Jul 12, 2018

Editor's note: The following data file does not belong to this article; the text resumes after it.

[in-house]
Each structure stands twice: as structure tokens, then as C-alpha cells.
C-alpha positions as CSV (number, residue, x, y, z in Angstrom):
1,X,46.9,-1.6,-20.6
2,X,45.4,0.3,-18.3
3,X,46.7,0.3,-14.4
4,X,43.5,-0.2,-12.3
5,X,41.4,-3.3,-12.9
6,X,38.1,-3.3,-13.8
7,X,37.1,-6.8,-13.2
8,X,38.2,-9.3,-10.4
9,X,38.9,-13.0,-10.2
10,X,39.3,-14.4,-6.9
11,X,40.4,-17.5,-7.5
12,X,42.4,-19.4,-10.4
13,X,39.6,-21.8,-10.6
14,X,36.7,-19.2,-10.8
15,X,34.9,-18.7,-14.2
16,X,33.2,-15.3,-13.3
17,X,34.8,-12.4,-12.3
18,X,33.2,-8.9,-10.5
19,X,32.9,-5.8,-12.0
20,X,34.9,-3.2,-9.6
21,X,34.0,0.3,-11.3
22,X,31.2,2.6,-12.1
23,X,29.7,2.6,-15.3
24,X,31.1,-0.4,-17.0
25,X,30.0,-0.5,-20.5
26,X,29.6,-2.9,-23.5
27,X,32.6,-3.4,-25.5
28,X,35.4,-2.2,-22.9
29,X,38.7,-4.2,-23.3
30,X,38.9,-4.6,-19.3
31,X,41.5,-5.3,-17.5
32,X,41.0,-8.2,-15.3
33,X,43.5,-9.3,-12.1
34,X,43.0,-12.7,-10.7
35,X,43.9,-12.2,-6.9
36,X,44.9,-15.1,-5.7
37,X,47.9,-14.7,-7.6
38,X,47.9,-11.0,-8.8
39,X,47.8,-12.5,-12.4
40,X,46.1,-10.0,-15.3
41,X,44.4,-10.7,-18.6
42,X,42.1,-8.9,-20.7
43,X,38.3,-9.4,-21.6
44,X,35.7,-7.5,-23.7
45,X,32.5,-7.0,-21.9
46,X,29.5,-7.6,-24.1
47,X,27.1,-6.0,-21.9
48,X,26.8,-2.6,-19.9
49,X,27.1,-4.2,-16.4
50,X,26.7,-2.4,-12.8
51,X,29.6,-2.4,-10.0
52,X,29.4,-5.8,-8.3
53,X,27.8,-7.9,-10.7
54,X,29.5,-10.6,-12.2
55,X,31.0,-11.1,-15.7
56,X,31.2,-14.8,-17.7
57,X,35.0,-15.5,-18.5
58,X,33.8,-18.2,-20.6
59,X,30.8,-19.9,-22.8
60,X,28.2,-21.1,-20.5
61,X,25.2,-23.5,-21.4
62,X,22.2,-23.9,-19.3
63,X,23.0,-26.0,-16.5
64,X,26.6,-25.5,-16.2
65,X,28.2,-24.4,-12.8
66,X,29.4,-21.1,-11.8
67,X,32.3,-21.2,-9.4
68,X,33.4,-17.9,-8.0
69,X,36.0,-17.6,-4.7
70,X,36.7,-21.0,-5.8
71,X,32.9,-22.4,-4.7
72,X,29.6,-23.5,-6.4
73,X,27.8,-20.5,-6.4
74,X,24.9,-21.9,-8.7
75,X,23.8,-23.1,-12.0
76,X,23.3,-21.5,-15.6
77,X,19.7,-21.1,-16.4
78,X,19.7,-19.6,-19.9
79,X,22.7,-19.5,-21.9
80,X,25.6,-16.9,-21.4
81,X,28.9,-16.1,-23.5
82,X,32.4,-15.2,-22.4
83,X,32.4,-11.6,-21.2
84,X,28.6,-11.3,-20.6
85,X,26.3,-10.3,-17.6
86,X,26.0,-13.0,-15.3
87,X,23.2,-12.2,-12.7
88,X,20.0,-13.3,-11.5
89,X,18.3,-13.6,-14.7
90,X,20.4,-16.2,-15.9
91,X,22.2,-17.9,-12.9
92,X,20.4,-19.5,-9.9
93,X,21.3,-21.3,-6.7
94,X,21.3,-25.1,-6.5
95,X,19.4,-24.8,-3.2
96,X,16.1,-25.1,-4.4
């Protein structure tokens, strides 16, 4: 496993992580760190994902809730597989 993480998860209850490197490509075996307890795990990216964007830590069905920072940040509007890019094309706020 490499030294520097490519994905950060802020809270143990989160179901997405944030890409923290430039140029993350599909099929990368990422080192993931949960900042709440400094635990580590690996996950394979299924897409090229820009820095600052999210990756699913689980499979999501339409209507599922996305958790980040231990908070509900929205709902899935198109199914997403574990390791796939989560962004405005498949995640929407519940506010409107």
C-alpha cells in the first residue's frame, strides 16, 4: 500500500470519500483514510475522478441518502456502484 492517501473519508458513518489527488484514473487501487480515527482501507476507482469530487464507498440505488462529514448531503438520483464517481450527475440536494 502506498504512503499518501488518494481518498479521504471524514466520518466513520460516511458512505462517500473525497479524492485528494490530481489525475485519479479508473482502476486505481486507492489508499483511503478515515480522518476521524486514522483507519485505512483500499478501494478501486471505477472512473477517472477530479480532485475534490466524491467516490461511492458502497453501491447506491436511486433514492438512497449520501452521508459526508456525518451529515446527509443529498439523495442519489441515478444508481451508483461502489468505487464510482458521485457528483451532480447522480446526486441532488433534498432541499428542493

The door to needle time for acute stroke in Critical Care is a key variable when striving for good outcomes. Rhonda Cadena answers the question - Who should pull the trigger on tPA for acute ischemic stroke? Medical management of acute strokes has changed dramatically over the years. We used to rely on clinical exams for diagnosis, prescribe strange medications and undertake interventions that were scary! This has changed in recent times. We have now evolved to advanced imaging techniques, new medications and interventions including endovascular treatments. These advances have dramatically increased the likelihood of positive outcomes in stroke patients. The new problem coming to light is time. All the modern treatments that exist do wonderfully well in achieving what they are supposed to. However, the longer it takes for a stroke patient to be get the treatment equates to more deficits and less chance of having a complete recovery. The process as it currently exists can take time. A patient will notice symptoms. They then call emergency service. An ambulance is dispatched, the patient undergoes an initial assessment and is then transferred to the hospital. Here they will be triaged, connected to monitoring, have bloods drawn, have a history taken, be examined… all taking time! Stroke guidelines say the door to treatment time should be 60 minutes or less. Rhonda explains that the focus should be on reducing the time that the process takes. She highlights that most of the time savings should occur before the patient hits the door. That is in the pre-hospital setting. We should be focusing on emergent treatment in the pre-hospital period. Rhonda runs through practical examples of time saving techniques utilising technology and a few simple changes to processes to cut time and improve outcomes. The basics of tPA are spelled out and Rhonda steps you through how a lot of the steps can be expedited along the patient’s early treatment journey. So, who pulls the trigger? Rhonda explains it does not matter! So long as we are saving time in the pre-hospital period, the door to needle time for acute stroke can be reduced and outcomes improved.
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